The Brotherhood of the Wheel
by R.S. Belcher
Cover Artist: Getty Images / Shutterstock
Review by Katie Carmien
Tor Books Hardcover ISBN/ITEM#: 9780765380289
Date: 01 March 2016 List Price $27.99 Amazon US / Amazon UK
The roads of America are protected by the Brotherhood of the Wheel--descendants of the Knights Templar committed to guarding humanity. Now a new evil has arisen, connected with the mysterious black-eyed kids, urban legends who aren't so legendary. Into this mess fall four very different people: Jimmy Aussapile, trucker and seasoned Knight; Heck Sinclair, a young biker who is both more and less than human, and who must become Jimmy's squire; Lovina Marceau, a police officer with a burgeoning gift who's made it her mission to find missing children ever since her sister was kidnapped; and Ava James, a college student trapped in a sinister town. Each of them holds a piece of the puzzle--and they need to act fast, or Armageddon's on the way.
There's a lot to love in The Brotherhood of the Wheel, so let's start with all the good. The world is hugely compelling and original, weaving together urban legends such as the black-eyed kids and the vanishing hitchhiker with old Celtic myth and throwing in some original spins, like roadwitches who draw their power from highways and the Knights Templar having become truckers and taxi drivers. The monsters are genuinely frightening even when Jimmy and company are clearly about to win, because Belcher paints vivid descriptions and it's always very clear what would happen if our heroes weren't there.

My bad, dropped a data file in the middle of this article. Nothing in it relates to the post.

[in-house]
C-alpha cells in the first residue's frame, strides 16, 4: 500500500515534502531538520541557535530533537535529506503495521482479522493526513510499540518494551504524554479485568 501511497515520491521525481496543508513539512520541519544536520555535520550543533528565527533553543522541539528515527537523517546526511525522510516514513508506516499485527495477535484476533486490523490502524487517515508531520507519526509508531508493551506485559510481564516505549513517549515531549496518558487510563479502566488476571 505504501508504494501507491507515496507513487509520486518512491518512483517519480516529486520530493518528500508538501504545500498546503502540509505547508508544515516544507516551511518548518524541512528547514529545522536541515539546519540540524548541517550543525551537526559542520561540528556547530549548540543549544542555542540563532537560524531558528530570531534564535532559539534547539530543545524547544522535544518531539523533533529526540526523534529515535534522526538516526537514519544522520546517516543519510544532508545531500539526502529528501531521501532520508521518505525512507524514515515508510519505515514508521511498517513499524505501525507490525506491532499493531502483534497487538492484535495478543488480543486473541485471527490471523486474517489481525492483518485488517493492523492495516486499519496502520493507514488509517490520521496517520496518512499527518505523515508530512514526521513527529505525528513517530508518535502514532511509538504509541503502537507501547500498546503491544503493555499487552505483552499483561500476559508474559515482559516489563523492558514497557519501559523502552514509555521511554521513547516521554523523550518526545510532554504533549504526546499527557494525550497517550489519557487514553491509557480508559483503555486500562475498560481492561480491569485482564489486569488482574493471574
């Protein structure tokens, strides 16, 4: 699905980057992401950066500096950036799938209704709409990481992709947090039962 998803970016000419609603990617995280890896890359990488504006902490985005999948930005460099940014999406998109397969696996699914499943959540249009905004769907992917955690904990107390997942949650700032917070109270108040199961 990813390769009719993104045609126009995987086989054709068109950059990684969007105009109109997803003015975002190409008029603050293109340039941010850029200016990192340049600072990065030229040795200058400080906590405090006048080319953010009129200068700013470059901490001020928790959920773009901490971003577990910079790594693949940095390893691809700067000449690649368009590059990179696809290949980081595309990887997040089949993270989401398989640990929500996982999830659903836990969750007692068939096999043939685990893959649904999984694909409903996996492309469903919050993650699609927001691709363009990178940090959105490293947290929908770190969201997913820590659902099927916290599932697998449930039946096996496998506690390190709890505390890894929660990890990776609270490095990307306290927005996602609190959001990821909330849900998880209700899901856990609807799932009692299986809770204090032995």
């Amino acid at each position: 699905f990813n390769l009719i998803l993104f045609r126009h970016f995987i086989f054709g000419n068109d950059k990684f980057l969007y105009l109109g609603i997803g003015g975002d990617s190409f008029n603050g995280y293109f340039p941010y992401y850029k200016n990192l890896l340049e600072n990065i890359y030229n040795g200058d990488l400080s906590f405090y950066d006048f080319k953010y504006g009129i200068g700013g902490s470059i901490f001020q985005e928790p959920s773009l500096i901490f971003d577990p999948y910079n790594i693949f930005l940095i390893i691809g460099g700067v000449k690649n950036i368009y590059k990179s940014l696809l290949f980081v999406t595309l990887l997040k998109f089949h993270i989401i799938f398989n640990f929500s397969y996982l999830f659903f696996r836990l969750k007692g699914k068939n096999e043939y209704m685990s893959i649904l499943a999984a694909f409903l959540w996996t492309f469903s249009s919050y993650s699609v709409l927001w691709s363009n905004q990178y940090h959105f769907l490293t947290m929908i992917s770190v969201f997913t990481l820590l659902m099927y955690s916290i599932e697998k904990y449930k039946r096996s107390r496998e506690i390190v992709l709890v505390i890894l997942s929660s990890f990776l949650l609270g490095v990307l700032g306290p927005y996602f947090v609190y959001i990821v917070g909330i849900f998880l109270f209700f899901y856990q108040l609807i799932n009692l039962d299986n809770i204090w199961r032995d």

The characters, though, are what really carries the story. As the oldest and most settled character, Jimmy doesn't have a lot of developing to do, but he doesn't need to--his role is to anchor the story, and he does. Heck is lots of fun with some deeper conflict about who and what he is, and Ava is likewise great, with her determination and courage. The minor characters, like Doctor Maxine "Max" Leher, are vividly drawn even with the limited focus on them, and it makes me want to know more. But it's Lovina who really shines--she's complex, driven, smart, and frankly just cool. (She also had excellent chemistry with Max, which I want to see more of!)
If I have any complaints, it's that the story can meander somewhat--everything Belcher includes is relevant, but he can go a touch too slowly sometimes. The prose is also a little workaday, and he dumps character descriptions in a way that seems intrusive (two of the main four characters end up with looking-in-the-mirror descriptions, for example). But that doesn't particularly impede my enjoyment of the story.
In the end, The Brotherhood of the Wheel is a terribly hopeful book. The heroes can't save everyone from the monsters, but in the end they win the day--and while there might be another battle on the horizon, there's also family and friends and good things ahead. The world and characters are equally compelling. For a riveting, high-octane dose of magic and horror with an upbeat ending, R.S. Belcher has the reader covered.